It was the Coconut Wireless!

  21. Mark Shelby says:

    …..LOL! Only in Hawai’i

  22. fishhead says:

    Mark Shelby, yeah was fun working there. let me share the most funniest thing that happened at the store. we displayed heavy hanging boxing bags you know da kind Rocky punches. A middle aged filipino man came in with a hot blonde at his side and started punching the bags. One of our employees told him to stop punching the bags then he turned red and went berserk hitting the bags with full force then his fake mustache fell to the ground. the hot blonde was so embarrass she walked out.

  23. fishhead says:

    Rod, great running in to you. Yes Honsport was at that location but in the earlier days they were located by the now Foodland and called Honolulu Sporting Goods

  24. fishhead says:

    khs68 at that time he was the best bodybuilder in the world but not a movie star yet. he posed and gave a seminar.

  25. Mark Shelby says:

    Honsport was one of my favorite stores in Ala Moana. I bought my first “Folding Hunter” Buck Knife with belt holster there in about 1969. Bought plenty pellet gun and .22 ammo. Tennis racket. Running shoes. T~shirts, shorts. Some days I would just walk around Honsport and dream. I think they did change location once within the mall.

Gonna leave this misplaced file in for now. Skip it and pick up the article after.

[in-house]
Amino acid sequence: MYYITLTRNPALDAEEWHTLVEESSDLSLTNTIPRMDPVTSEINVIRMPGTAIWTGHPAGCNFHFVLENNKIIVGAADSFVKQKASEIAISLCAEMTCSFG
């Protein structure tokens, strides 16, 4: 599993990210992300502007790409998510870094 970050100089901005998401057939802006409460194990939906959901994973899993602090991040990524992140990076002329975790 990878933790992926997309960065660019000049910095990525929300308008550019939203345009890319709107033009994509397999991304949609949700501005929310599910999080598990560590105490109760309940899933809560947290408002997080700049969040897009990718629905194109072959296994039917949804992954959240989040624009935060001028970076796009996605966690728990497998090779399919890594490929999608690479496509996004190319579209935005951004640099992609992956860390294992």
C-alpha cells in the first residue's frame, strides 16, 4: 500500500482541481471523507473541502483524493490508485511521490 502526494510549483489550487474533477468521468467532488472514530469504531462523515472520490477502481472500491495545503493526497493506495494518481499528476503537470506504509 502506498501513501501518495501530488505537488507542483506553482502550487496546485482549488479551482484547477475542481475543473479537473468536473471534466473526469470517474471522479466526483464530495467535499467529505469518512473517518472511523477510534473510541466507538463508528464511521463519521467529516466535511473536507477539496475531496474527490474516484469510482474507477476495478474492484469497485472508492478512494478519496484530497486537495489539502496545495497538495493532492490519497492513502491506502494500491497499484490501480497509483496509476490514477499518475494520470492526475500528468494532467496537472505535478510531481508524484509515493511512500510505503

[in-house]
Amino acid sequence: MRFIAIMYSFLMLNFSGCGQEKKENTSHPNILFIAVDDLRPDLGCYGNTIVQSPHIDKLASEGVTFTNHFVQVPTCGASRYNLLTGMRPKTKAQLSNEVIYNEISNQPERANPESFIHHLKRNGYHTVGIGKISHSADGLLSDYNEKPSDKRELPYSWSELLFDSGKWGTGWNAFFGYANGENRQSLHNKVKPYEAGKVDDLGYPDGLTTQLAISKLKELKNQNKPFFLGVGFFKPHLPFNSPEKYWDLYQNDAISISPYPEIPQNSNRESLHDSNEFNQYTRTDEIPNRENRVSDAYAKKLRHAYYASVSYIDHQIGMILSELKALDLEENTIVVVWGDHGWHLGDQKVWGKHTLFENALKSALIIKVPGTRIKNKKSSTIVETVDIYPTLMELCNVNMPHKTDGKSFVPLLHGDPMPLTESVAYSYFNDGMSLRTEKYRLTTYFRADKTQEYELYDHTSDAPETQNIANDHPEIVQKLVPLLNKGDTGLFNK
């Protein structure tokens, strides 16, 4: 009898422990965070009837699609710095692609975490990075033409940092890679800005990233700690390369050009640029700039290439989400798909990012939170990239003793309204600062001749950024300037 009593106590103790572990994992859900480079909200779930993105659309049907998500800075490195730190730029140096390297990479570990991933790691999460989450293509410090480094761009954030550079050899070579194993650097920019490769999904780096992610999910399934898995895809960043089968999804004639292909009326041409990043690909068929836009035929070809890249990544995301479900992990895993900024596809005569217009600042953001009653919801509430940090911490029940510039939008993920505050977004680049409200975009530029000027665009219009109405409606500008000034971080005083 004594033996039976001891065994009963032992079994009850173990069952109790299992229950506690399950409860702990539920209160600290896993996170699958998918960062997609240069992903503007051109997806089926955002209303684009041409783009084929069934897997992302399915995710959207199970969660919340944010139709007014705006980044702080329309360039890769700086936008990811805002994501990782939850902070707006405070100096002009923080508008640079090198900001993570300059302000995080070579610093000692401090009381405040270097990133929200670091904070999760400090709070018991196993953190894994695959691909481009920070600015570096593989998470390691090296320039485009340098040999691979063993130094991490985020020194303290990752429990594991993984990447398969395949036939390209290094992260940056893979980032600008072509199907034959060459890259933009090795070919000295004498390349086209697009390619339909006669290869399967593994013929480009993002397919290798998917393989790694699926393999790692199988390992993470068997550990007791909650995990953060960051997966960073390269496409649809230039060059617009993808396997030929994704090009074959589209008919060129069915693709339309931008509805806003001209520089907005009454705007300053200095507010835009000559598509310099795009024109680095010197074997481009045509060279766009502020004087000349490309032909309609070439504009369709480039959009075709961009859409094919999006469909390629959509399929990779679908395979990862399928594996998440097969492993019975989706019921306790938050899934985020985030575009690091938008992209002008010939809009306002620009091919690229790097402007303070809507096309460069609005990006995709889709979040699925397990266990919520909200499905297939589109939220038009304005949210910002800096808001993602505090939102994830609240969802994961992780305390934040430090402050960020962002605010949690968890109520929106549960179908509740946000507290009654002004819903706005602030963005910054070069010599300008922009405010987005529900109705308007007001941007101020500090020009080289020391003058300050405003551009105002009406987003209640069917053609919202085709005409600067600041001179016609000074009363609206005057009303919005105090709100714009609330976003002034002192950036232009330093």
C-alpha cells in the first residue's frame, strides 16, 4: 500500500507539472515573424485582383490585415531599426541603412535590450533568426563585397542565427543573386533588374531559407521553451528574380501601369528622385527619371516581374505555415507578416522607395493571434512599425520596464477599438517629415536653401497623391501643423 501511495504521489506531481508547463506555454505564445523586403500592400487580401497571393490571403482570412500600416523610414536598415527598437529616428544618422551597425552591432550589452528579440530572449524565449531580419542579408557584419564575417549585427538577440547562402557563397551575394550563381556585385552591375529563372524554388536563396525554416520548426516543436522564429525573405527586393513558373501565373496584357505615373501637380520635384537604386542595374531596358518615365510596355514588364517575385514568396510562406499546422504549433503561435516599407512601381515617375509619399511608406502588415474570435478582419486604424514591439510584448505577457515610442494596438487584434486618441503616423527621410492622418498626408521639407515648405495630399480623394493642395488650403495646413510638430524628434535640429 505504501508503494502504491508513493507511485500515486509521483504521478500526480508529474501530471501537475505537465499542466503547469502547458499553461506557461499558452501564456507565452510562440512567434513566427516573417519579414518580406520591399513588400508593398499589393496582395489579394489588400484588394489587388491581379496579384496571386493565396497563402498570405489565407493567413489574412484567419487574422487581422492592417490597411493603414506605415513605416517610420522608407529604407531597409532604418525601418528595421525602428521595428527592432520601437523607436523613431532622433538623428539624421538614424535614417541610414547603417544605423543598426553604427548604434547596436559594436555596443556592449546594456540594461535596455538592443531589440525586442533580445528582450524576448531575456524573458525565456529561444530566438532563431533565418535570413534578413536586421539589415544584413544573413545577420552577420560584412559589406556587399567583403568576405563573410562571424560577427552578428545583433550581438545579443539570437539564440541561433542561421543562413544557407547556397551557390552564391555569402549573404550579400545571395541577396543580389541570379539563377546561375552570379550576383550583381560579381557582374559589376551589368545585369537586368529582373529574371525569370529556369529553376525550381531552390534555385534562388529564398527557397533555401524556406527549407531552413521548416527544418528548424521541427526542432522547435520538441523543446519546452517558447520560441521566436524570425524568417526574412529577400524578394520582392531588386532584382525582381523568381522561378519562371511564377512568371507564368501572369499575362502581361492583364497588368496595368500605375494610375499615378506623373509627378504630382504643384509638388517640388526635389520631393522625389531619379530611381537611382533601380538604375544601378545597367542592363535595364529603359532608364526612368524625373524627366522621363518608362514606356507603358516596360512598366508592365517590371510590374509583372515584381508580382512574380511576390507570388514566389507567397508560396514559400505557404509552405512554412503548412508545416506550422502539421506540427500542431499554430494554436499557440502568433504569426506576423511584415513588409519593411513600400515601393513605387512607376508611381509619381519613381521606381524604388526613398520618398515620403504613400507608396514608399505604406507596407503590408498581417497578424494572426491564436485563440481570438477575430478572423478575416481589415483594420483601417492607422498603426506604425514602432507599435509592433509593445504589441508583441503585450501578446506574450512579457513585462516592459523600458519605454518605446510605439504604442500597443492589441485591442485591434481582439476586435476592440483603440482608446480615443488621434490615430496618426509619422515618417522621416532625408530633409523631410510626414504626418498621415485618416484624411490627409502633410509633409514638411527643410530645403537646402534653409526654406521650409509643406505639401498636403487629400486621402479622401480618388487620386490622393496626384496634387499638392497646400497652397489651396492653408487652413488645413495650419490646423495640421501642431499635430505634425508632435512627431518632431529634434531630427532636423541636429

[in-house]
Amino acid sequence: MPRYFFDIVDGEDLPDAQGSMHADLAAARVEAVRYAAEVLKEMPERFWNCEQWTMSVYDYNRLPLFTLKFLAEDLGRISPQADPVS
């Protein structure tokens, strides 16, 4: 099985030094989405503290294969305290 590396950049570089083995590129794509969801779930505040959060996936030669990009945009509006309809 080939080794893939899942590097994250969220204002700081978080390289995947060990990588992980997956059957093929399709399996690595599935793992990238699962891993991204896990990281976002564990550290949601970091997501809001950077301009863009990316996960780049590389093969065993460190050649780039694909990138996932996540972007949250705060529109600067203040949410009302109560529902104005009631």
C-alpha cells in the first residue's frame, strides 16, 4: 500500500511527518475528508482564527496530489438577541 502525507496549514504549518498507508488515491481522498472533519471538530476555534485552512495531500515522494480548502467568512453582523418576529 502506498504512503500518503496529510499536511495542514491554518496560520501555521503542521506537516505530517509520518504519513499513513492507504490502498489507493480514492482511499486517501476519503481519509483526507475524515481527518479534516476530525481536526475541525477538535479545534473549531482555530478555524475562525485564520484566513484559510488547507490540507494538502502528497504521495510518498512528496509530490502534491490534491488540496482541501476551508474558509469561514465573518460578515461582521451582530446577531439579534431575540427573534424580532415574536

26. Rodney says:

    @fishhead – How’s it going! Sorry I didn’t recognize you last week. Was Honsport always in the same place? That was street level, mauka facing, Liberty House side. I remember looking for it one time when I was at the mall with my mom. We looked all over for it. Even went down to the Coral level parking lot. LOL

  27. khs68 says:

    Hey fishhead!! You picked up Arnold? Was he heavy? Just joking. Hope you got pictures.

  28. Rodney says:

    @TraceyD – I think I know what you’re talking about. I looked something like a deep fried burrito. A big fat stumpy burrito. IIRC, it was at the end of the hot foods.

    Looked something like this, but you couldn’t see the wrap edges. It looked more like a fried pillow.

  29. dihudfan says:

    khs68… yeh… that’s the one I wuz thinking about too… hot dog!!!

    but… still miss the pastrami sandwich from Lynns…

  30. fishhead says:

    worked at Honsport from 73 thru 78. many memories over the years such as being robbed, chasing shoplifters down the mall and picking up Arnold Schwarzenegger from Waikiki to do some promotions at the store. those were the days.

  31. Mark Shelby says:

    khs68….that’s Kewl! Da hot dog. I remember all of the smells of Woolworth. Seems there was no other store quite like it.

    Sometimes I used to walk through there just to “Smell” if they get anything new!……lol